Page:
Together with the high costs associated with a double junction, this tipped the balance in favour of a single- track chord, with Up trains travelling over the viaduct on the Down line to reach a crossover between it and the station. Locating the crossover here obviated the need for a considerable slewing of the main line – upwards of two metres – whilst further p-way design iterations ensured no works were needed to the station platforms. All this, though, has an implication given MVN2’s limited capacity: in order to accommodate the proposed hourly service, trains using the chord will have to stop at the exit signals before getting the route.

Two alternatives emerged for the position of the junction signal onto the chord from the Manchester direction. The first was to place it on the Down platform at Todmorden but this would have involved extending the platform at its southern end as otherwise there was insufficient space for the overlap. This came with a hefty price tag.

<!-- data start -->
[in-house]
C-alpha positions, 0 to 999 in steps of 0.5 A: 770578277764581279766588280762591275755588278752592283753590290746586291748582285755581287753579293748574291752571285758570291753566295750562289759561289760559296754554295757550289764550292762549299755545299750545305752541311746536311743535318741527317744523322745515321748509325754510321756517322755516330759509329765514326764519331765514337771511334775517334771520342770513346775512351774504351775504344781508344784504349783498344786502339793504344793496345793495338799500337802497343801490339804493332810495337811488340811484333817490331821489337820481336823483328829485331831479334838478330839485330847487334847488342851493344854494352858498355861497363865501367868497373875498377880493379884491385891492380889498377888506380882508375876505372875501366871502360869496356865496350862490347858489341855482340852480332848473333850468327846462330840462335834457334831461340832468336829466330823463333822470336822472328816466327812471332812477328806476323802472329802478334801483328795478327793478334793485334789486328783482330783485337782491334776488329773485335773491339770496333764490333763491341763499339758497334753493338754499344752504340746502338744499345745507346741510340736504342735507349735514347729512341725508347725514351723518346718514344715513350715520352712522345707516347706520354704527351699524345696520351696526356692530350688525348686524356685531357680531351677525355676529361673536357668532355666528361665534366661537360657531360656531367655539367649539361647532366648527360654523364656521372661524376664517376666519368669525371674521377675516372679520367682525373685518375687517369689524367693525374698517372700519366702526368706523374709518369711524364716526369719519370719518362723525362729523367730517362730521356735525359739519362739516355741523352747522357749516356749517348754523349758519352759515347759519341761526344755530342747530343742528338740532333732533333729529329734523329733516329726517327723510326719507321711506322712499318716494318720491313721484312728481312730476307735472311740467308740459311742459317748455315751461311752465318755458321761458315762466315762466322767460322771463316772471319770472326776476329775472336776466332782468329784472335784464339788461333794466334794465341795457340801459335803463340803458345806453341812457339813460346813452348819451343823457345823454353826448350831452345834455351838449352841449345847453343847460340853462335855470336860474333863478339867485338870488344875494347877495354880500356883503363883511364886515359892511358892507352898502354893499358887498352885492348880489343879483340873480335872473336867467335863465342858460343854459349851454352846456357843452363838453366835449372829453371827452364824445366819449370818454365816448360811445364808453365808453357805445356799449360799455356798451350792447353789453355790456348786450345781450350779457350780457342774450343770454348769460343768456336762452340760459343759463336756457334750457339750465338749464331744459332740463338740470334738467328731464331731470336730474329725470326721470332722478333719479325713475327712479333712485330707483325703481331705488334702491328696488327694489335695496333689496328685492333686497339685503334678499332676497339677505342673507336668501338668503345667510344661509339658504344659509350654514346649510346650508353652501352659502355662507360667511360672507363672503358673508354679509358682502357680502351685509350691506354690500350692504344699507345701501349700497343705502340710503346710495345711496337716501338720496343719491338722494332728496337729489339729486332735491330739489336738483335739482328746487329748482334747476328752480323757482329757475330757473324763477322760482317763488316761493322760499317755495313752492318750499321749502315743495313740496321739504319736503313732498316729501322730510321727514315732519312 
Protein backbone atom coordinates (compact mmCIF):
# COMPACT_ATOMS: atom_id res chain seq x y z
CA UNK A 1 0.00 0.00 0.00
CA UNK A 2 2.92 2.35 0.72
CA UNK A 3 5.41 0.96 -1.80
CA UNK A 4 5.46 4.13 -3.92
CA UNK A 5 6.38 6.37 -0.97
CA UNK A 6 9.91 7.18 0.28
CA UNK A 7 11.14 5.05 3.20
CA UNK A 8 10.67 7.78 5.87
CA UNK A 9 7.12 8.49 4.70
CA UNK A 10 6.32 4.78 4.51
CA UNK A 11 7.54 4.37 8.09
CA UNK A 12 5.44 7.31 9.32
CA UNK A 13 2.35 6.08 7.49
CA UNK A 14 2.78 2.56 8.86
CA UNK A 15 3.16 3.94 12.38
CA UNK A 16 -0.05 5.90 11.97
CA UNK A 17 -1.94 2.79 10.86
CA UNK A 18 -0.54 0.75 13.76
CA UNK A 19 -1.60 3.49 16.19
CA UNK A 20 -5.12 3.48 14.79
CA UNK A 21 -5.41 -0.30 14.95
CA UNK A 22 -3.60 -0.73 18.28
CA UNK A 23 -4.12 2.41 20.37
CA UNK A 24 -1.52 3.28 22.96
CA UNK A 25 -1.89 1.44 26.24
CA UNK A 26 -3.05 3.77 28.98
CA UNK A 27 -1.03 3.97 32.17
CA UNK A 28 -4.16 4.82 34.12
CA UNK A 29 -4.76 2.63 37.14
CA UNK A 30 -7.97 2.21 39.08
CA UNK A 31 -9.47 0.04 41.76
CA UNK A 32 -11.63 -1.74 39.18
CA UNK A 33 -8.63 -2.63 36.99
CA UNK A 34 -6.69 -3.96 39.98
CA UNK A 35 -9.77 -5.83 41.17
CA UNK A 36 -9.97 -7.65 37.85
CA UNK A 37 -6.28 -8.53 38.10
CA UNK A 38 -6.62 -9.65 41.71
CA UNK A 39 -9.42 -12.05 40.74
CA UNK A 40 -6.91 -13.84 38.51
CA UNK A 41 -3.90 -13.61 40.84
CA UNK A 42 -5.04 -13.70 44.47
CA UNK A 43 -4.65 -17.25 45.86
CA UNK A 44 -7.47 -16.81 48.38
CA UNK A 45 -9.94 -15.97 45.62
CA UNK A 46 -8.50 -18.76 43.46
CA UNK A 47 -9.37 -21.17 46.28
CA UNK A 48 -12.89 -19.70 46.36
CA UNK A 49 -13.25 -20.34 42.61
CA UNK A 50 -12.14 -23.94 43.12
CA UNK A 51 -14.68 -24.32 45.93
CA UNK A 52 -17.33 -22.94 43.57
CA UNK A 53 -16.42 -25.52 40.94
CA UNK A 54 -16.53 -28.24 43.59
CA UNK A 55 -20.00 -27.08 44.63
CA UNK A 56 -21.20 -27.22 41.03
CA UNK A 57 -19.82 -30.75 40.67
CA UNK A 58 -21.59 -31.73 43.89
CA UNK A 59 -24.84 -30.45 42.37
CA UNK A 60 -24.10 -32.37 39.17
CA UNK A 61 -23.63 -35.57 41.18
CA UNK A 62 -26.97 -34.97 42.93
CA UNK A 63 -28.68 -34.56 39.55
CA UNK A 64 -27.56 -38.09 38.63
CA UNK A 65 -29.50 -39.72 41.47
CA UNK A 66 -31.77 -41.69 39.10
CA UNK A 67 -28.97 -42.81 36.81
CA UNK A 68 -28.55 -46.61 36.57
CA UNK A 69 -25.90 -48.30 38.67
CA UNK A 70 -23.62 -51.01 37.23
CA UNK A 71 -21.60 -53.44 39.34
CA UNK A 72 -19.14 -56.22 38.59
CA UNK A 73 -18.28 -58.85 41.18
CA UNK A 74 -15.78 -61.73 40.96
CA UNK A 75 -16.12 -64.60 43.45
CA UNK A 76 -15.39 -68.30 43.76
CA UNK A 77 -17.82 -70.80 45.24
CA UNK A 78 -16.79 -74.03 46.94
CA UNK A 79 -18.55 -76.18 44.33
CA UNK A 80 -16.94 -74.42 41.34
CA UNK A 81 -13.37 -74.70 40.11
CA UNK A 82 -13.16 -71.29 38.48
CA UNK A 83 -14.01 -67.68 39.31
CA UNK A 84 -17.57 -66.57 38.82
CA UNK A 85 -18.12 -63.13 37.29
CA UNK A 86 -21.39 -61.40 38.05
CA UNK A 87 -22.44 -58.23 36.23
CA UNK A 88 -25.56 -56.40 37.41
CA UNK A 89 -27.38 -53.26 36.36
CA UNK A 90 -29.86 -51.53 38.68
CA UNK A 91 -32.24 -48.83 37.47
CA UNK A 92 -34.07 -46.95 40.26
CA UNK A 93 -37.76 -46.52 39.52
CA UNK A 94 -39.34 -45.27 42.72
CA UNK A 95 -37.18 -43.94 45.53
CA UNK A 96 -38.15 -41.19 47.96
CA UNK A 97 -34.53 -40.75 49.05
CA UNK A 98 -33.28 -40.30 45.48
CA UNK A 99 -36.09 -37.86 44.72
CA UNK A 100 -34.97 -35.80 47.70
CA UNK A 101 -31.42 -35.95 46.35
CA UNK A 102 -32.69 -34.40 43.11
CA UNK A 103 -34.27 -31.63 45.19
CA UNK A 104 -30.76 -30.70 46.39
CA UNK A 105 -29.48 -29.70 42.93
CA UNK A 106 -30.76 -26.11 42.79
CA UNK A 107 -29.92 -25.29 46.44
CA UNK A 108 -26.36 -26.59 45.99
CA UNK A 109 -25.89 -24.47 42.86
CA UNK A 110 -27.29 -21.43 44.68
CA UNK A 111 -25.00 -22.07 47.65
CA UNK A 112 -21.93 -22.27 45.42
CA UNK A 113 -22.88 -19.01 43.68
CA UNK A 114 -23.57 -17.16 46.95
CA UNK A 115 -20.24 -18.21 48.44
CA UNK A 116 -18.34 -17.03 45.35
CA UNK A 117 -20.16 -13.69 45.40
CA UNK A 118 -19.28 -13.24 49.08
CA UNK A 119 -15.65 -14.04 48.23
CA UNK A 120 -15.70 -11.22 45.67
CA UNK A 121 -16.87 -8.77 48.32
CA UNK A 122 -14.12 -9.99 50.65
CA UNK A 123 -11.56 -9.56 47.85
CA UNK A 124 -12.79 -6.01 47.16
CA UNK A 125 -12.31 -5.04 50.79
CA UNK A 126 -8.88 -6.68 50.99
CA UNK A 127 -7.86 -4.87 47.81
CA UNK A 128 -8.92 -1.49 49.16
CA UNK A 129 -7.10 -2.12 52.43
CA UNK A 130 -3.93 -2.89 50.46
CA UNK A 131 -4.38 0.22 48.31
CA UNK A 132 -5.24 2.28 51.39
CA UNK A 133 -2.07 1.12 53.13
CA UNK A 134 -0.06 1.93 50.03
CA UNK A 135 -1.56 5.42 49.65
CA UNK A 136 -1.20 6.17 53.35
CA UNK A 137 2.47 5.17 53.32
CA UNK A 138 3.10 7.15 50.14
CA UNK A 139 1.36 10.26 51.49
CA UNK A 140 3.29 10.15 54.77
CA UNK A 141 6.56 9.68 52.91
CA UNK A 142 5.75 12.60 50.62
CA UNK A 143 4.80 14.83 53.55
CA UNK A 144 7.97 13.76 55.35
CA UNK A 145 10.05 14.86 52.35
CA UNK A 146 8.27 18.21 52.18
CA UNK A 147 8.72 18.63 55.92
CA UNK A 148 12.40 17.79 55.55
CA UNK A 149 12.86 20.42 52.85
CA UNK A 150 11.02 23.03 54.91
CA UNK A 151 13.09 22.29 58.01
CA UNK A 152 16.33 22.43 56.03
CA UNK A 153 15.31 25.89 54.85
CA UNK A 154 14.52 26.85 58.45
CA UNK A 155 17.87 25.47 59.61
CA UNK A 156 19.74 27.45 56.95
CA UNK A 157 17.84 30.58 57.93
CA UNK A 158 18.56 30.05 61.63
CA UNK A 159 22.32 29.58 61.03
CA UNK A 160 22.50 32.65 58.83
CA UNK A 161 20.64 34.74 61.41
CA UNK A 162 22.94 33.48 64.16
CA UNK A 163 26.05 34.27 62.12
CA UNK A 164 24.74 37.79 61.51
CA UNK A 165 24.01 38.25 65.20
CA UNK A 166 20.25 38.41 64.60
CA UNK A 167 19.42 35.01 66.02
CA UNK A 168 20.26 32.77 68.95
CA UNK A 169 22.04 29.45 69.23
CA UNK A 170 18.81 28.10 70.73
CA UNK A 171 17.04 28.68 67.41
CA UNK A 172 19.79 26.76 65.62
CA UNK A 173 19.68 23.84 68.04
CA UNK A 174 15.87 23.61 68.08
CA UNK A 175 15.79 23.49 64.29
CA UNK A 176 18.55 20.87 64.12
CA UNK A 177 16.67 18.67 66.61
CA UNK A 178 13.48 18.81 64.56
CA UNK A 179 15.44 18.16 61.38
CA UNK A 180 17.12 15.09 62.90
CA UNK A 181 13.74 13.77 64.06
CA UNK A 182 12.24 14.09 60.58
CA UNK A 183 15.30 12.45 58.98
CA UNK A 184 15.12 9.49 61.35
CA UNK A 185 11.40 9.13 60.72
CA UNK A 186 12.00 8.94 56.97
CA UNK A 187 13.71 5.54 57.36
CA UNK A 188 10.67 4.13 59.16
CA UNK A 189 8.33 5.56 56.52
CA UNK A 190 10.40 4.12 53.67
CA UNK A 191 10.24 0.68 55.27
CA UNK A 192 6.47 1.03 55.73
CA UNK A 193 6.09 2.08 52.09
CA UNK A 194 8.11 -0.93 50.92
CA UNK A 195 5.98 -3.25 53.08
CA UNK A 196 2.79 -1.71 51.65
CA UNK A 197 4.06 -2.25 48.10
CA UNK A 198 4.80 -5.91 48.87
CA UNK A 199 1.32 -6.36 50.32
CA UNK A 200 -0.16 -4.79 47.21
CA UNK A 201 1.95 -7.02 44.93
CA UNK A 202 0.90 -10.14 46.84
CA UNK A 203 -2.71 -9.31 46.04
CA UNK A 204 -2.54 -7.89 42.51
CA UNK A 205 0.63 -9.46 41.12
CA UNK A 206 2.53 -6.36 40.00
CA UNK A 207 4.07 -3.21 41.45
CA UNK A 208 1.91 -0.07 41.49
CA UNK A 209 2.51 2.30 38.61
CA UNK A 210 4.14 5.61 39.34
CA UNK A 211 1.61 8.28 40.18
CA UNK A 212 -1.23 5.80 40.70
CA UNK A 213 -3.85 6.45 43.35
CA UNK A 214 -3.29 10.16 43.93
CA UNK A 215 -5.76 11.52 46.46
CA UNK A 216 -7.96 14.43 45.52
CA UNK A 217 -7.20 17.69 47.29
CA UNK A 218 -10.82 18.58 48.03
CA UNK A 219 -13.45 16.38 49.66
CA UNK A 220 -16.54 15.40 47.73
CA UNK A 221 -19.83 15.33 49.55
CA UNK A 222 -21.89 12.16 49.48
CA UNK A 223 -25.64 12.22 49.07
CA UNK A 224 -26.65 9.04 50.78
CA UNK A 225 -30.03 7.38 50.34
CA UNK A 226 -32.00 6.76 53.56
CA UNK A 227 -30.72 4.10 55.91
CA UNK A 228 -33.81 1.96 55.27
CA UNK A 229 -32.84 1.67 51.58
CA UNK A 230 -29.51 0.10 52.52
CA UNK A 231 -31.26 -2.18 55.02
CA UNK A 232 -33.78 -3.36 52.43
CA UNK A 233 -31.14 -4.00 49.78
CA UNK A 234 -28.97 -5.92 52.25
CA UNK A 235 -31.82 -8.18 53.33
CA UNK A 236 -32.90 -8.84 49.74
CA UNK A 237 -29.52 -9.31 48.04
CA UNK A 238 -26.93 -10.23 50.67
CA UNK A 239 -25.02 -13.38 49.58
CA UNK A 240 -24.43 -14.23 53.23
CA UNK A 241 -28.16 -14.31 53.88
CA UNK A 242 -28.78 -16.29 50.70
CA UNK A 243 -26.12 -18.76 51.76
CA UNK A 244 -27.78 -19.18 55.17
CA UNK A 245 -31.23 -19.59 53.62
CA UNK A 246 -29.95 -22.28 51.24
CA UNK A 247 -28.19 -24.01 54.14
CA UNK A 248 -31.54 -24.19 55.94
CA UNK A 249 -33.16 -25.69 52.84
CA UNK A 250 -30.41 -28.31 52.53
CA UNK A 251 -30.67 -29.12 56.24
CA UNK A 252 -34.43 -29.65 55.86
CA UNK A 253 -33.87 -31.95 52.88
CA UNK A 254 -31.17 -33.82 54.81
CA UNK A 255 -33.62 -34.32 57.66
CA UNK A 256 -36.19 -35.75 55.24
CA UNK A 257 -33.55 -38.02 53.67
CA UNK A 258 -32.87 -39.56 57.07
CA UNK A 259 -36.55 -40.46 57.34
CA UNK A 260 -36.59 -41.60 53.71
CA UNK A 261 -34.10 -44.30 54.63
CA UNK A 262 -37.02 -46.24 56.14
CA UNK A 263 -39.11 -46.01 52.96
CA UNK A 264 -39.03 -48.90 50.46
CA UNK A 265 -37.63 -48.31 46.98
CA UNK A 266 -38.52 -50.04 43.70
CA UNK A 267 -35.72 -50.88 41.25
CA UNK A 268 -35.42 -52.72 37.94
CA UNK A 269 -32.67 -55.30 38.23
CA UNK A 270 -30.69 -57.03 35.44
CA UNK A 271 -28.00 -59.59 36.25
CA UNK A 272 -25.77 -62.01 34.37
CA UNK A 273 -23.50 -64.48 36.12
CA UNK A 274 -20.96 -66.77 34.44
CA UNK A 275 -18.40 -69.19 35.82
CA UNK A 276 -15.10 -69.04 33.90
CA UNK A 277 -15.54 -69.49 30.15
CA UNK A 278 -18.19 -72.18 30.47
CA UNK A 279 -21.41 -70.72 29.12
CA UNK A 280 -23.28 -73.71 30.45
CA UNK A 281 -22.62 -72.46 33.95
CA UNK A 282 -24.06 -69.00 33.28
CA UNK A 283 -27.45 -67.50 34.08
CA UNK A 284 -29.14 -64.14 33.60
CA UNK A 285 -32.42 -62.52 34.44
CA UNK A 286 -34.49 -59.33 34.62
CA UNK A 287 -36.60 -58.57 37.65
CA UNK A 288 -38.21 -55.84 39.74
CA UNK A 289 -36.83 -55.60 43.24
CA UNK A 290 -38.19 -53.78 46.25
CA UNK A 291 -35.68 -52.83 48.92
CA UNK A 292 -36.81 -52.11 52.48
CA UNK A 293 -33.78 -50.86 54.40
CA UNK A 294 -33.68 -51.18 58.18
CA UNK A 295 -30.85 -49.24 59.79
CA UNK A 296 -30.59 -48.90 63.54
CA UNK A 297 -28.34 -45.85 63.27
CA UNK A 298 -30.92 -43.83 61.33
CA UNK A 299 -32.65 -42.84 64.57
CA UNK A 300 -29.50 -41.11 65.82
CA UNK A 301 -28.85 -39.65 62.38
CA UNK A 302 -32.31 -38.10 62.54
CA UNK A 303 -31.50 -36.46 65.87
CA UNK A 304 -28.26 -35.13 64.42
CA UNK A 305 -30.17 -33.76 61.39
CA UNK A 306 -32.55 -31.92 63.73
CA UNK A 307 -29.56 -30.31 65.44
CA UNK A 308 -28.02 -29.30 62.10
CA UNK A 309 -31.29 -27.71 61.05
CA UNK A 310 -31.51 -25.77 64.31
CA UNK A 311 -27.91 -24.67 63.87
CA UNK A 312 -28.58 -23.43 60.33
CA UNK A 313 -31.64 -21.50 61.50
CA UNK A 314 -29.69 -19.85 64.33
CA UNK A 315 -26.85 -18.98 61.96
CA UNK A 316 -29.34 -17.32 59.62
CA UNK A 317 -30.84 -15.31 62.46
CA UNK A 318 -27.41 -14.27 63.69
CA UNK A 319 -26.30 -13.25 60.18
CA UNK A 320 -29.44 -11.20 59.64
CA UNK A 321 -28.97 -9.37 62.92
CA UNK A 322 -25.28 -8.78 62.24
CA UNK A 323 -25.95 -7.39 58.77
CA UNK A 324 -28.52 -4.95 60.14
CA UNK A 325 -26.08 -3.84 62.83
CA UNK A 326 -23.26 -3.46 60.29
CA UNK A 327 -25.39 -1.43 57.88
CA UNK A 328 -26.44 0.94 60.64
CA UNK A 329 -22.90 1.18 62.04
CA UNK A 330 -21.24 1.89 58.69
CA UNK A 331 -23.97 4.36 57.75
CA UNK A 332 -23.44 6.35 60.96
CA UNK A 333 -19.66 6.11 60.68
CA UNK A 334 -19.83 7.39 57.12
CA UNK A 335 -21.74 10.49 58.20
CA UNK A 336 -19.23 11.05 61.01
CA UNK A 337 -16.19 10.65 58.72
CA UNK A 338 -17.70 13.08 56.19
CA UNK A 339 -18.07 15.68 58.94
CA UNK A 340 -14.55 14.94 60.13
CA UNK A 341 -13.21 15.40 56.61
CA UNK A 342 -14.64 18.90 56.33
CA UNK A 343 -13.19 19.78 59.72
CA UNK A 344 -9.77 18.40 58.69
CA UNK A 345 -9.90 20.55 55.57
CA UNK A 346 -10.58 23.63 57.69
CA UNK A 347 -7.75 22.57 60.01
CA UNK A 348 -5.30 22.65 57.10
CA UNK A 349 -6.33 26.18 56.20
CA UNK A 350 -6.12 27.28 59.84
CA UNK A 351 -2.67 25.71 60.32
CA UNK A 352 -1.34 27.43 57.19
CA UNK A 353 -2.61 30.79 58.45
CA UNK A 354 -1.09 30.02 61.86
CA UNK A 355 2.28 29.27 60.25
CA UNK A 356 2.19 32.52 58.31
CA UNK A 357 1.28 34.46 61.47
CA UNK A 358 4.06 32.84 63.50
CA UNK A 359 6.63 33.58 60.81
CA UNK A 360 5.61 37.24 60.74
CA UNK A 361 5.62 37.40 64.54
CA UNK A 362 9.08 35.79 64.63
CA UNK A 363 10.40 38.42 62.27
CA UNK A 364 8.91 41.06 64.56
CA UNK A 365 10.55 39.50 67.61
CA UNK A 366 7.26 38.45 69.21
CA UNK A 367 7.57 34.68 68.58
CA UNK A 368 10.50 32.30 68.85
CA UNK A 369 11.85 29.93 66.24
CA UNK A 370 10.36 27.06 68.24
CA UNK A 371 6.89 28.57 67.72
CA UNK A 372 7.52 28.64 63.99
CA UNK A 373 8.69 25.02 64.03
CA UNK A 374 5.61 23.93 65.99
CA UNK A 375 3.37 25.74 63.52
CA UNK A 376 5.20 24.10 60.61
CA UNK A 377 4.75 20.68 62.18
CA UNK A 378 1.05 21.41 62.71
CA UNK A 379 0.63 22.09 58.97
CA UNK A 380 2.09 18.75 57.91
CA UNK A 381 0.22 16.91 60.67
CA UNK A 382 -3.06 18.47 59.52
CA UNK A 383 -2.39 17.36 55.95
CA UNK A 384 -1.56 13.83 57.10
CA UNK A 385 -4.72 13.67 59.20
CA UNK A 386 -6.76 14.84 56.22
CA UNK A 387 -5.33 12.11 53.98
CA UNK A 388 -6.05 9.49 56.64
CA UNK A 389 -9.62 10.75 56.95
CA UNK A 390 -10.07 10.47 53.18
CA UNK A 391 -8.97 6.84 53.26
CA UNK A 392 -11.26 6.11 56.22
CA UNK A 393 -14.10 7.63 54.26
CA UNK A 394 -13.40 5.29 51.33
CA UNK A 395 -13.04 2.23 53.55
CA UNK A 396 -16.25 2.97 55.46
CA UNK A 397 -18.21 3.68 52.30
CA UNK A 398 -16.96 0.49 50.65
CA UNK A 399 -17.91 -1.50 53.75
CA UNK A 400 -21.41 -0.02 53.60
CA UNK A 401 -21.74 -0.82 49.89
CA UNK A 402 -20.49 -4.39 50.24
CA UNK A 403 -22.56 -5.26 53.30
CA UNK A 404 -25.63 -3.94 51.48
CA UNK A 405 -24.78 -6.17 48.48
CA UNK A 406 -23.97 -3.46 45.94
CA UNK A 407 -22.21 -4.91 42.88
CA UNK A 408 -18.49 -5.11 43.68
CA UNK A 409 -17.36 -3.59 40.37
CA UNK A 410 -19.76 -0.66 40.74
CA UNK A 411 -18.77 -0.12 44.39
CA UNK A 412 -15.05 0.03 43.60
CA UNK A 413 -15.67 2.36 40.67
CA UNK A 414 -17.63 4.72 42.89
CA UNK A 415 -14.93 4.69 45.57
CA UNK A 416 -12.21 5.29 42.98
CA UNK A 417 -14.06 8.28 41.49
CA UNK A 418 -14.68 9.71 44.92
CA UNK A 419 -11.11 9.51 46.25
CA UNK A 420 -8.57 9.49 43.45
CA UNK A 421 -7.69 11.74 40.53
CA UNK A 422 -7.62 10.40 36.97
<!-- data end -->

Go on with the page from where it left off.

The other option was to relocate a signal on the approach to Dobroyd crossing – quarter-of-a-mile south of the station – to a position 100 yards beyond it. This simplified the interlocking works but necessitated the crossing’s closure as it would have been obstructed by any train standing at the signal.

A bridge too far

All in all, the chosen solution was born of compromise and pragmatism – not perfect, but affordable and all parties agreed that it would work. There was then, of course, the small matter of delivering it. In the project’s early days, the anticipated completion date was somewhat fluid but things firmed up early in 2013 when plans were agreed for a 20-week blockade of the Copy Pit route to allow the partial rebuilding of Holme Tunnel (issues 109 and 113, November 2013 and March 2014). This window of opportunity would define the limits of any disruptive impact the work could have on FHR6.